Melancholy Hyperbole

Poetry about longing.

We could have burned the house down

A pop can blasted with BB shots catches the sun
and I’m back at the Glen Rock dump
with you and our Daisy rifles, dungarees
and Army canteens.
 
I carried mine on a camouflage belt,
Swigged from it like a thirsty soldier.
 
We used to walk the railroad tracks
with hobo sacks and Wonder Bread
sandwiches.
 
People would mistake us for boys
when we’d hide our long, blonde hair
under baseball caps, or sisters
when we’d let it down.
 
You were nothing like a boy
or sister to me.
 
When you passed me a note in third grade—
Can you come to my house after school?
I felt that climbing-the-monkey-bars tingle
between my legs.
 
Your eyes were those marbles
girls would boil and hang on a chain—
all crackly and ravishing.
 
You let me in on the secrets of sex—
told me that women covered themselves
in rubber down there, that homos
took baths together.
 
We did that too—Did that make us homos?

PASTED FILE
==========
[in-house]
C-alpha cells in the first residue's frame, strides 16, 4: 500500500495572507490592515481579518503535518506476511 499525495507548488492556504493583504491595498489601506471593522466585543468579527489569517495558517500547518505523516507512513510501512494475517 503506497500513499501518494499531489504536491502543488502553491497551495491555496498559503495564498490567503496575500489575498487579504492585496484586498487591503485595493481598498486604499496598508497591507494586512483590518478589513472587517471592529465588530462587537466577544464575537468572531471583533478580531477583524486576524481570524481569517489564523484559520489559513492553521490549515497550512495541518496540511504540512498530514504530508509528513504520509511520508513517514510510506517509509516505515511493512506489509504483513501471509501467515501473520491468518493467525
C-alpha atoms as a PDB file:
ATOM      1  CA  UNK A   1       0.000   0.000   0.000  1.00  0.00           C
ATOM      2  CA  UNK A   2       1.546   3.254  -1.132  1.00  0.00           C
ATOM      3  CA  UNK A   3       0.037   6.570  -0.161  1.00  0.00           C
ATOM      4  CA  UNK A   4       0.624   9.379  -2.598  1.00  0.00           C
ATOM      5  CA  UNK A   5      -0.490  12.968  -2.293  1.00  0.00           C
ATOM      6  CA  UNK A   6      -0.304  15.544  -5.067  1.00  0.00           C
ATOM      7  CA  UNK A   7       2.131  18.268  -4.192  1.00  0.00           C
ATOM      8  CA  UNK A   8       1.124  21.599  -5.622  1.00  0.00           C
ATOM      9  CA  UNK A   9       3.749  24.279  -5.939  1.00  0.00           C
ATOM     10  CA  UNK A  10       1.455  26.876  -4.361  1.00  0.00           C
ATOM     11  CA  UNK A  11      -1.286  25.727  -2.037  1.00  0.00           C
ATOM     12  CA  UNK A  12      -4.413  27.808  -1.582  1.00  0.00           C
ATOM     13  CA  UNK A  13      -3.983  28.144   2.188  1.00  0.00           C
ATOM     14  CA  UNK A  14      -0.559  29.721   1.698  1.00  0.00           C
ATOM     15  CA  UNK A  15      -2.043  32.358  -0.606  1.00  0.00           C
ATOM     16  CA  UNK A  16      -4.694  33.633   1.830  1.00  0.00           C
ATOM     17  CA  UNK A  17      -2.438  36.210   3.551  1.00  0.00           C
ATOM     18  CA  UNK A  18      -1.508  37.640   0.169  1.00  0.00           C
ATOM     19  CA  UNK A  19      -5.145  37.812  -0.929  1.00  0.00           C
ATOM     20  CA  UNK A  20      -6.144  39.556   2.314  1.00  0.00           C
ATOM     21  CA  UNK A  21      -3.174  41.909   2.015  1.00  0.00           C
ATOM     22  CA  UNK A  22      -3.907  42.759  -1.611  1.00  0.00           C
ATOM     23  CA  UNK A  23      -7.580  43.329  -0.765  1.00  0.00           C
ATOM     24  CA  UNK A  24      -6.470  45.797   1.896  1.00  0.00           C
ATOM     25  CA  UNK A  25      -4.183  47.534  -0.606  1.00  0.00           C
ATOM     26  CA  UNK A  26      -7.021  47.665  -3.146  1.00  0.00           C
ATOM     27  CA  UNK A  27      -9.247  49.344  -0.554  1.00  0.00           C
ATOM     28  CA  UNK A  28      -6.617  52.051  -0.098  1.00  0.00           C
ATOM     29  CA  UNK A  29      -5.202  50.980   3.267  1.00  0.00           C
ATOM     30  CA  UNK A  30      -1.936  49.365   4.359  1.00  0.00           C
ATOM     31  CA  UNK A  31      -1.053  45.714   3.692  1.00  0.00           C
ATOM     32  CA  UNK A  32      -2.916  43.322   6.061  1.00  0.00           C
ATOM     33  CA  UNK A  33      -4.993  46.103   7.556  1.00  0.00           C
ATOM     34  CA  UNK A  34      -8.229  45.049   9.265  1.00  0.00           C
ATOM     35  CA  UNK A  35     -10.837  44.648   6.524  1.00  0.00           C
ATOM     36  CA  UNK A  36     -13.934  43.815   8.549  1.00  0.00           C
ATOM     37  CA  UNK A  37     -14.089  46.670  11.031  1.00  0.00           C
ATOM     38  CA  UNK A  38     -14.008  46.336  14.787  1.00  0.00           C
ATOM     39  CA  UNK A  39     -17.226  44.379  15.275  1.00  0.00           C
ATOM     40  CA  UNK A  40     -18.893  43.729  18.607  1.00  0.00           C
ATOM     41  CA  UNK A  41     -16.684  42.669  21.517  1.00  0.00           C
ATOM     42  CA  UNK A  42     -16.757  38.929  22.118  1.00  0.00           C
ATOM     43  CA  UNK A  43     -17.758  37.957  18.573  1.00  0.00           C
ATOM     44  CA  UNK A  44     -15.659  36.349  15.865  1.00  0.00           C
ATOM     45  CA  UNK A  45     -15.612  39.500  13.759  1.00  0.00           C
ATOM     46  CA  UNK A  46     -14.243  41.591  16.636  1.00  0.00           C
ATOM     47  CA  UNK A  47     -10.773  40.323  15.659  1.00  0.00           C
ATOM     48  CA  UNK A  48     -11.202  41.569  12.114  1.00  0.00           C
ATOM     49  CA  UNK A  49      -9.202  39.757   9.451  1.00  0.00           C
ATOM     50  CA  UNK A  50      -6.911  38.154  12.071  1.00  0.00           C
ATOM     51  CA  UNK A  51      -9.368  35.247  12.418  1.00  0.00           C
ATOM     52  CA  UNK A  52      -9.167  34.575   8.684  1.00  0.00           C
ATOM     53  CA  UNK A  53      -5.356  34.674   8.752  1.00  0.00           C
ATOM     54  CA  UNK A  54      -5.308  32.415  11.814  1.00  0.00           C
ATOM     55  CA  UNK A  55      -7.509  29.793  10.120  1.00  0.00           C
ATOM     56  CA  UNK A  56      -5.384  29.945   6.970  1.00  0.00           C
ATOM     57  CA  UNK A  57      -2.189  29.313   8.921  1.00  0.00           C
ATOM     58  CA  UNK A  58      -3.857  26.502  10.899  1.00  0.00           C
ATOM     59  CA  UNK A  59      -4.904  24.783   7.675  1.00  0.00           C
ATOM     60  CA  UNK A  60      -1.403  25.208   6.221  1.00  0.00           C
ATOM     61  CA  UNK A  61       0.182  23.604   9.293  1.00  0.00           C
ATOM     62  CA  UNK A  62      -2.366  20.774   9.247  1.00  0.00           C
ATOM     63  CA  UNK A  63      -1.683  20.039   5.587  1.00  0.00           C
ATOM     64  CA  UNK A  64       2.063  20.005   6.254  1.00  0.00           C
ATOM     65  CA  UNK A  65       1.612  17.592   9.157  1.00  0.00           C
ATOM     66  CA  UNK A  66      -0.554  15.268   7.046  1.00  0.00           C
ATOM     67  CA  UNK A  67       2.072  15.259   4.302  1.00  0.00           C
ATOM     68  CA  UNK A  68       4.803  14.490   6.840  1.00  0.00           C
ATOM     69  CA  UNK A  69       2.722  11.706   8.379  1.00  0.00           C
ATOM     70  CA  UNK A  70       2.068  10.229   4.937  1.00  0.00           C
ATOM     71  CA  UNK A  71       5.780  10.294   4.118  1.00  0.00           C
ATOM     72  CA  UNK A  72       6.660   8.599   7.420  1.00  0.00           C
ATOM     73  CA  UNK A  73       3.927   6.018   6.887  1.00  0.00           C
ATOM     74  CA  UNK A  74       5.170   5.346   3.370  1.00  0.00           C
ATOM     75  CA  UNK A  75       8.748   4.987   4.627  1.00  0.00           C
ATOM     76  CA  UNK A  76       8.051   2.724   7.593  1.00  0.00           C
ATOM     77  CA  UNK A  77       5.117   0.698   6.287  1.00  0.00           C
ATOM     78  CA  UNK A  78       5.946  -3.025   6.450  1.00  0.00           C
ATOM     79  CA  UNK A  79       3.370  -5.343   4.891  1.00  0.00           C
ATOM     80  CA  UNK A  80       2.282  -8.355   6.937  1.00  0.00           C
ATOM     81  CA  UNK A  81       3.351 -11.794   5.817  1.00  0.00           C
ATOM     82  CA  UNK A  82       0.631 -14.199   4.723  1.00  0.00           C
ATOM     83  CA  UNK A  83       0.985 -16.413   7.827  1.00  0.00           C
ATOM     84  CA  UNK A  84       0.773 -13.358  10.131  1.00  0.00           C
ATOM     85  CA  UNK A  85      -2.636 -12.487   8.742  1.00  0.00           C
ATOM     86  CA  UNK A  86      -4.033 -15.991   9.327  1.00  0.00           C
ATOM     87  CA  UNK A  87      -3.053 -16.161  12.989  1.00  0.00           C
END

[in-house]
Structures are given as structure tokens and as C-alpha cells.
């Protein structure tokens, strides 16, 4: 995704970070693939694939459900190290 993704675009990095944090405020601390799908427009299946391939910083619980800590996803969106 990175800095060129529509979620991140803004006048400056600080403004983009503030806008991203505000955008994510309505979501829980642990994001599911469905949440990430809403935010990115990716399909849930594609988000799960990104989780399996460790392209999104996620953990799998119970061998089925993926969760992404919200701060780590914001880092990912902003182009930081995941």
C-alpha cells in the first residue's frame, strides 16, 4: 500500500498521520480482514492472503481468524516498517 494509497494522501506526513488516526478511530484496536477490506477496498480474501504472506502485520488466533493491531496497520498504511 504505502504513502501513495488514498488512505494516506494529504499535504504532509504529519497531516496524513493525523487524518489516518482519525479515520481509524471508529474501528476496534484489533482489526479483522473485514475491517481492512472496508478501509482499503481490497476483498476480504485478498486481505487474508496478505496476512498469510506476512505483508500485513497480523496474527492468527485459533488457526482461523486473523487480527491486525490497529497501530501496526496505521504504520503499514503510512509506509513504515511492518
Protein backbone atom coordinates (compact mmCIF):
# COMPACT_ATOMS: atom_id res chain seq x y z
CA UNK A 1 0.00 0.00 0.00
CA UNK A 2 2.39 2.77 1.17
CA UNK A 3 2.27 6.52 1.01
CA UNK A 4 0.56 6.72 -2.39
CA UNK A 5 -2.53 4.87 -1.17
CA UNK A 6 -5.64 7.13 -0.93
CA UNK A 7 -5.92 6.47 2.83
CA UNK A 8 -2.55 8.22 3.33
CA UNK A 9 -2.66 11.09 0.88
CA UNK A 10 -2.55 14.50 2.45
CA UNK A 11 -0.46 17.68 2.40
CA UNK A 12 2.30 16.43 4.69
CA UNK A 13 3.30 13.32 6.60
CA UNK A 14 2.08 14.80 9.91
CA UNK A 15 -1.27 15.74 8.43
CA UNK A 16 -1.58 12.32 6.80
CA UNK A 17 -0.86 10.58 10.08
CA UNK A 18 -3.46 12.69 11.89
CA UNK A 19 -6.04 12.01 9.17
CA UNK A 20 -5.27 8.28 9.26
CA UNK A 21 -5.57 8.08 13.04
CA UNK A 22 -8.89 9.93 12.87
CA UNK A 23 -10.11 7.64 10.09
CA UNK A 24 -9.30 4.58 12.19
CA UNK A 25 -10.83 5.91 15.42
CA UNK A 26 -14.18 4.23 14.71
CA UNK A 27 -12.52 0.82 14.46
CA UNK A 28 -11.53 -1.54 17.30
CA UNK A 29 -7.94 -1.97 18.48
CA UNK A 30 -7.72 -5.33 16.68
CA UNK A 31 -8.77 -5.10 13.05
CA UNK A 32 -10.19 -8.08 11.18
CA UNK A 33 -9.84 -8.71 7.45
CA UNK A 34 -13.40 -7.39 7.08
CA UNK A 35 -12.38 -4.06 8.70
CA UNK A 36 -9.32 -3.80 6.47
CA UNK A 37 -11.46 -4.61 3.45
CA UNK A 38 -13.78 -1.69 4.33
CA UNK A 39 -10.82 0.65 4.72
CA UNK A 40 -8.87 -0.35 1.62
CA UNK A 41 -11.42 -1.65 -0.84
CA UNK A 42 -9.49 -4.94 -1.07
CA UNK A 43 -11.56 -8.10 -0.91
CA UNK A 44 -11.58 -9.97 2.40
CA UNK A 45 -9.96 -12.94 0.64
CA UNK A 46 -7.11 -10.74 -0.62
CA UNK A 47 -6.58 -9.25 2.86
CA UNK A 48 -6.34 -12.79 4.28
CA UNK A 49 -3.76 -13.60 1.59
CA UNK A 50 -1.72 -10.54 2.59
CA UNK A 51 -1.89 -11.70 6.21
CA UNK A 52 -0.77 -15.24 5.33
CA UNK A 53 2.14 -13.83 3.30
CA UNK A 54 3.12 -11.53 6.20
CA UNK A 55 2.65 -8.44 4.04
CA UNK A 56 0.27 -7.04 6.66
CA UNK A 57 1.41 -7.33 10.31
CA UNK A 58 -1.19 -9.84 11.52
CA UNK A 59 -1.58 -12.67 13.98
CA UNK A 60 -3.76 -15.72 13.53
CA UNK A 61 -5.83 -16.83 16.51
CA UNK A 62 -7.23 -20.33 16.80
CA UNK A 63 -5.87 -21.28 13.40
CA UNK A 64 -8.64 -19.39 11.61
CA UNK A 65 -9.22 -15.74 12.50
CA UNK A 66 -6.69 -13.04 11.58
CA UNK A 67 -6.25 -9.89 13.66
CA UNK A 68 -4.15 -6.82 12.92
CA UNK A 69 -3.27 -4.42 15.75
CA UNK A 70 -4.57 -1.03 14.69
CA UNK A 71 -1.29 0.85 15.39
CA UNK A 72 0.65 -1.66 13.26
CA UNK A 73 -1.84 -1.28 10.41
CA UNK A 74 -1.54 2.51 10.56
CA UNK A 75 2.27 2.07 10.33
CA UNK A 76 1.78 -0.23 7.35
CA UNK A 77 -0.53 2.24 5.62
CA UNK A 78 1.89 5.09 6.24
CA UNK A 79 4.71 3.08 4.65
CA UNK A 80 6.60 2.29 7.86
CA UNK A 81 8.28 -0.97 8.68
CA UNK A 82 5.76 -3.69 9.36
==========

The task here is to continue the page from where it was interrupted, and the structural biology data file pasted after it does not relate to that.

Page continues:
I wondered as I blew Crazyfoam
through a washcloth and slathered
it on your head.
 
I wanted to make Creepy Crawlers with you,
but my mother bought me Fun Flowers instead.
We forgot them in their little oven
when we went outside to build a fort.
 
You could have burned the house down,
my mother yelled. She must have smelled
the smoke.
 
 
Margaret DMargaret DeRitter is a freelance writer and editor living in Kalamazoo, Michigan, with her dog, Murray. She worked as a full-time journalist for 30 years. Her poetry has appeared in Scarlet Literary Magazine and Encore Magazine.
 
 

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Categories: LGBTQ+, Poetry, Themed

Tags: , , , , , , , , , , , , ,

1 reply

  1. Excellent snapshots of some coming of age moments…Creepy Crawlers! What a flashback. As I recall, we ate them and they tasted generally bad.

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